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Fishing in town is excellent right now, and will continue to be one of the best options around through the winter. As with most places, nymph fishing is going to be your best bet for numbers of fish. the fish in town will eat a wide variety of flies right now, but a few favorites have been Duracells, Purple Pheasant Tails, Soft Spots, Assassins, Jig Hare’s Ears, Perdigons, and Frenchies are all gooe bets in 14-16. If you are fishing slower water or run into some pickier fish, various midge droppers will pick up some bonus fish. The flows in town are great for Euro Nymphing right now as well – if you’ve never tried it, swing by and we can get you set up. It’s arguably the most efficient way to nymph fish, and once you figure it out you’ll be amazed at how many fish you can pick up in water that you’d typically walk past. Smaller streamers can be effective this time of year as well – small Lil’ Kims, Kreelexes, Buggers, and Sculpzillas are good flies if you want to search for some of the bigger fish in town.

Spearfish Creek is fishing great in the canyon and in town. The canyon typically fishes best during the middle of the day when the temps are cooler and the sun is low, but you can find fish throughout the day. Nymph fishing is the name of the game most days, but you’ll find the occasional fish on the top eating midges or Blue Winged Olives. Students, Morgan’s Midges, and small Parachute Adams are good bets for rising fish. For nymphs, pretty standard fare has been working great. Frenchies, Perdigons, Skinny Jigs, Peacock Jigs, Duracells, Purple Princes, and Jig Pheasant Tails are good bets in size 14-16. Smaller Flying Zebras, Split Back Baetis, and various Zebra Midges are good bets for droppers in size 18-20 as well. The fish have been slowly moving into the deeper troughs and holes with the cooler water, but don’t be surprised to find some fish in shallower summer-type water as well. As with Rapid Creek, look out for the spawning browns – fish that are in the far tailout of runs and in water that seems too shallow are most likely spawning. If there’s a light colored circle of gravel, leave it alone as well – the trout will thank you!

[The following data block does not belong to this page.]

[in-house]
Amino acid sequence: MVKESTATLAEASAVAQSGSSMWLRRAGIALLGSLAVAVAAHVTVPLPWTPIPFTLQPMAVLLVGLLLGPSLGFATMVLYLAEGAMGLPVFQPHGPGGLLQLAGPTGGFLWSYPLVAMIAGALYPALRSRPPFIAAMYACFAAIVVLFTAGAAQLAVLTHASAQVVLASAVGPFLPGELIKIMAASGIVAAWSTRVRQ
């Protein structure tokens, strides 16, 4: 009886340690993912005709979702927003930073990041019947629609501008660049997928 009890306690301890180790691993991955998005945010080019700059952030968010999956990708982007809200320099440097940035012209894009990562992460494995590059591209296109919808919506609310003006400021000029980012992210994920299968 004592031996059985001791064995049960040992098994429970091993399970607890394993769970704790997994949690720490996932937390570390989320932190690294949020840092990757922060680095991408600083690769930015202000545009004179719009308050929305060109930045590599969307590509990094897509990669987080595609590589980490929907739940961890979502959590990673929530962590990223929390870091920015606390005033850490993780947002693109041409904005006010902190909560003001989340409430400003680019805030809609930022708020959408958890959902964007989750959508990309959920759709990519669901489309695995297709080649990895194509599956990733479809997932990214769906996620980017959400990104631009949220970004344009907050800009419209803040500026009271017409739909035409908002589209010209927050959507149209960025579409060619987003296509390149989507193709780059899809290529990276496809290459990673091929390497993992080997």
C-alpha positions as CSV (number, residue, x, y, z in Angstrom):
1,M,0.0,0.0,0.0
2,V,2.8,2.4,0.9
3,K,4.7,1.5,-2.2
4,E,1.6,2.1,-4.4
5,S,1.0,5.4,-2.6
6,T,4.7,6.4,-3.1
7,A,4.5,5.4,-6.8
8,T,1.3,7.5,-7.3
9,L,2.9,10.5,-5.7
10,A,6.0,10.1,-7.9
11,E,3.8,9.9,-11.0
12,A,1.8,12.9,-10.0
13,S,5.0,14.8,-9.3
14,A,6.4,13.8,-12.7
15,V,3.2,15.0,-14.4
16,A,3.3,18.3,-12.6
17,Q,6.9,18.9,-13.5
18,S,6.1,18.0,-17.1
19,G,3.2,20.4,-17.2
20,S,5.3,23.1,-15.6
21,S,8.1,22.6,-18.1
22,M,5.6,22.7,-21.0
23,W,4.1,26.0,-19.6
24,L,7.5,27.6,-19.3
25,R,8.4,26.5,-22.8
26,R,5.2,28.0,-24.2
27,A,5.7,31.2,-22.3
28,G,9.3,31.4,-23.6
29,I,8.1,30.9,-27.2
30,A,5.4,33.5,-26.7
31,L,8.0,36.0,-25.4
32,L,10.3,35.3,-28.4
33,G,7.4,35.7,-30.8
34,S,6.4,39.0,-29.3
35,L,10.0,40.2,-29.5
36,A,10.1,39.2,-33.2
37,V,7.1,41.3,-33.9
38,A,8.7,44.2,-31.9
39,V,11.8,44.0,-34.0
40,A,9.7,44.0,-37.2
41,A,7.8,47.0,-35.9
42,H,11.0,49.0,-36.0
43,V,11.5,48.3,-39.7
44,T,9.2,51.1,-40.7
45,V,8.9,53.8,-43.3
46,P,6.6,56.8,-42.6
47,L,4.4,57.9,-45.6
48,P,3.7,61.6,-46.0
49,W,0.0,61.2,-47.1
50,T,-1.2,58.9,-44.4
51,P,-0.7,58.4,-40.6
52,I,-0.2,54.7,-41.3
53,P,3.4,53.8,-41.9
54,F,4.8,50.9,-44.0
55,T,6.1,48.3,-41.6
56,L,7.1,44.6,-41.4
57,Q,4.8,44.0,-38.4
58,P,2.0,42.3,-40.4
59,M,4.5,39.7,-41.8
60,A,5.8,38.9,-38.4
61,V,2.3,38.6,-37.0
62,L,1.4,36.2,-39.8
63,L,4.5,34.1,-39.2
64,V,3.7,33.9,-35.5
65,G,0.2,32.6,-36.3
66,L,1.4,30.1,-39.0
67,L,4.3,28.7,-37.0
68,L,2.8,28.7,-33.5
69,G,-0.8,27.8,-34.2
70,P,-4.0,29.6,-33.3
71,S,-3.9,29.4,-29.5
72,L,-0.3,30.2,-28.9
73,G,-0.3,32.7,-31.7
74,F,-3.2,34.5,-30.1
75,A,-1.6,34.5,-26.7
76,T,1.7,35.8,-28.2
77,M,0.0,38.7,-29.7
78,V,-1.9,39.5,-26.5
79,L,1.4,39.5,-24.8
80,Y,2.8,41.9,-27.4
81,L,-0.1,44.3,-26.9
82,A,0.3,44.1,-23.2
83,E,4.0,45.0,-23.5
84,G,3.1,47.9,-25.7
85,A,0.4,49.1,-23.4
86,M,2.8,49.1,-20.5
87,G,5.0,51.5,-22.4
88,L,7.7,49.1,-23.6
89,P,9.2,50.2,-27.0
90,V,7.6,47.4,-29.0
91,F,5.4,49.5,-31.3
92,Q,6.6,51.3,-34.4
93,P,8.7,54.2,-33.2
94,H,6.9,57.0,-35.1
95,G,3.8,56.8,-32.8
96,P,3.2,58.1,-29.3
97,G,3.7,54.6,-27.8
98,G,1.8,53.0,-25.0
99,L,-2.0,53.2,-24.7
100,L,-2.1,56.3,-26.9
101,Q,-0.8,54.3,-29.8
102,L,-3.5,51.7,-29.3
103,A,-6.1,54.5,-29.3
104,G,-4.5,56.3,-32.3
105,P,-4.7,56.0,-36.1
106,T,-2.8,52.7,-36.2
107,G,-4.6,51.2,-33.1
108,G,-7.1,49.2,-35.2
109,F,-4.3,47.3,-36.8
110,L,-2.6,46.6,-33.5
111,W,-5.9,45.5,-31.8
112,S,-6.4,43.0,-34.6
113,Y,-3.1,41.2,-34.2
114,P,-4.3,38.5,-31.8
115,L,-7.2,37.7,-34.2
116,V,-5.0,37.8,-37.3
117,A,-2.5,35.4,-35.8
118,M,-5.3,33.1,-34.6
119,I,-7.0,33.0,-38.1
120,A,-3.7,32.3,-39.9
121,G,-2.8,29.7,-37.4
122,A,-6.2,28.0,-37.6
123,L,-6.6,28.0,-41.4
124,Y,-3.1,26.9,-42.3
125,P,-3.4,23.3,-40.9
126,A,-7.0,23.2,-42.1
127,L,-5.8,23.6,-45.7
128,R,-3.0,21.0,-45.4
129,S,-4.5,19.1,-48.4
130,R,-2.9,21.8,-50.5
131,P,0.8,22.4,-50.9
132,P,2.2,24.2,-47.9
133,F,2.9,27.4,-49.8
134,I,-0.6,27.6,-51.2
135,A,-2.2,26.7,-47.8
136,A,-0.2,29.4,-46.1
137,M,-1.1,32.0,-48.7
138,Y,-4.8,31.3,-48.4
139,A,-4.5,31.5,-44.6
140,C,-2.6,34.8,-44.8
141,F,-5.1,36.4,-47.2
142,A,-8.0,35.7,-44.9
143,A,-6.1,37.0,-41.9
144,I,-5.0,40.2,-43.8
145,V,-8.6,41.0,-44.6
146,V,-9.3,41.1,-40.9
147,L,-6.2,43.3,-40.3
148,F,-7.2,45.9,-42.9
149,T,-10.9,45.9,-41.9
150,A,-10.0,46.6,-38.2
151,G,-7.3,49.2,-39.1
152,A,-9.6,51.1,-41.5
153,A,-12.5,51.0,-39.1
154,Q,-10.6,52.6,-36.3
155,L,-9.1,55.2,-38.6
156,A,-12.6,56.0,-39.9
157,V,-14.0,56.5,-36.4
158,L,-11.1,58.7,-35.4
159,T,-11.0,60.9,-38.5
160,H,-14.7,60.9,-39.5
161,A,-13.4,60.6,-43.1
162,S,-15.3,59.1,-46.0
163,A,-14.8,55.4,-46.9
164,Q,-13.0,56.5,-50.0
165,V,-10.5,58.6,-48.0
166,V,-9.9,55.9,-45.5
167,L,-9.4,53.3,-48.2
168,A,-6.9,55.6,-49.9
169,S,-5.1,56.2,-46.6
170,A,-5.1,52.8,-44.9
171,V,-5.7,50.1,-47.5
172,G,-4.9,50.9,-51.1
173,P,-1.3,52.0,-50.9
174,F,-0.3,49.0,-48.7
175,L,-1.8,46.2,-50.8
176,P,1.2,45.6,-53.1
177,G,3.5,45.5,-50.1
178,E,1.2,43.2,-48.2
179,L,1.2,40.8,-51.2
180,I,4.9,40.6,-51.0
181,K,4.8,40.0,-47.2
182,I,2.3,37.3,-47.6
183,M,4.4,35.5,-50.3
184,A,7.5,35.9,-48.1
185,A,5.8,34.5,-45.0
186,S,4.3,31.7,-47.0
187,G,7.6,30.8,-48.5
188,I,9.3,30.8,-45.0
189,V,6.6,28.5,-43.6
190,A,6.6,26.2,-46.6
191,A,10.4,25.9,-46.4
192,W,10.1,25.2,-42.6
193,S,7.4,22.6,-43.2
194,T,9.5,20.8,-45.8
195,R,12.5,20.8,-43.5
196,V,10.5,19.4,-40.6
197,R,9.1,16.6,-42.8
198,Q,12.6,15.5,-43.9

Castle Creek below Deerfield is good in the walk in area, but there’s a fair amount of snow making it hard to get around. If you head up there, the same flies as Spearfish Creek will work great. The fishing is good, but traversing can get a little difficult. The area below Slate Prairie Road will be partially, if not mostly frozen for most of the winter.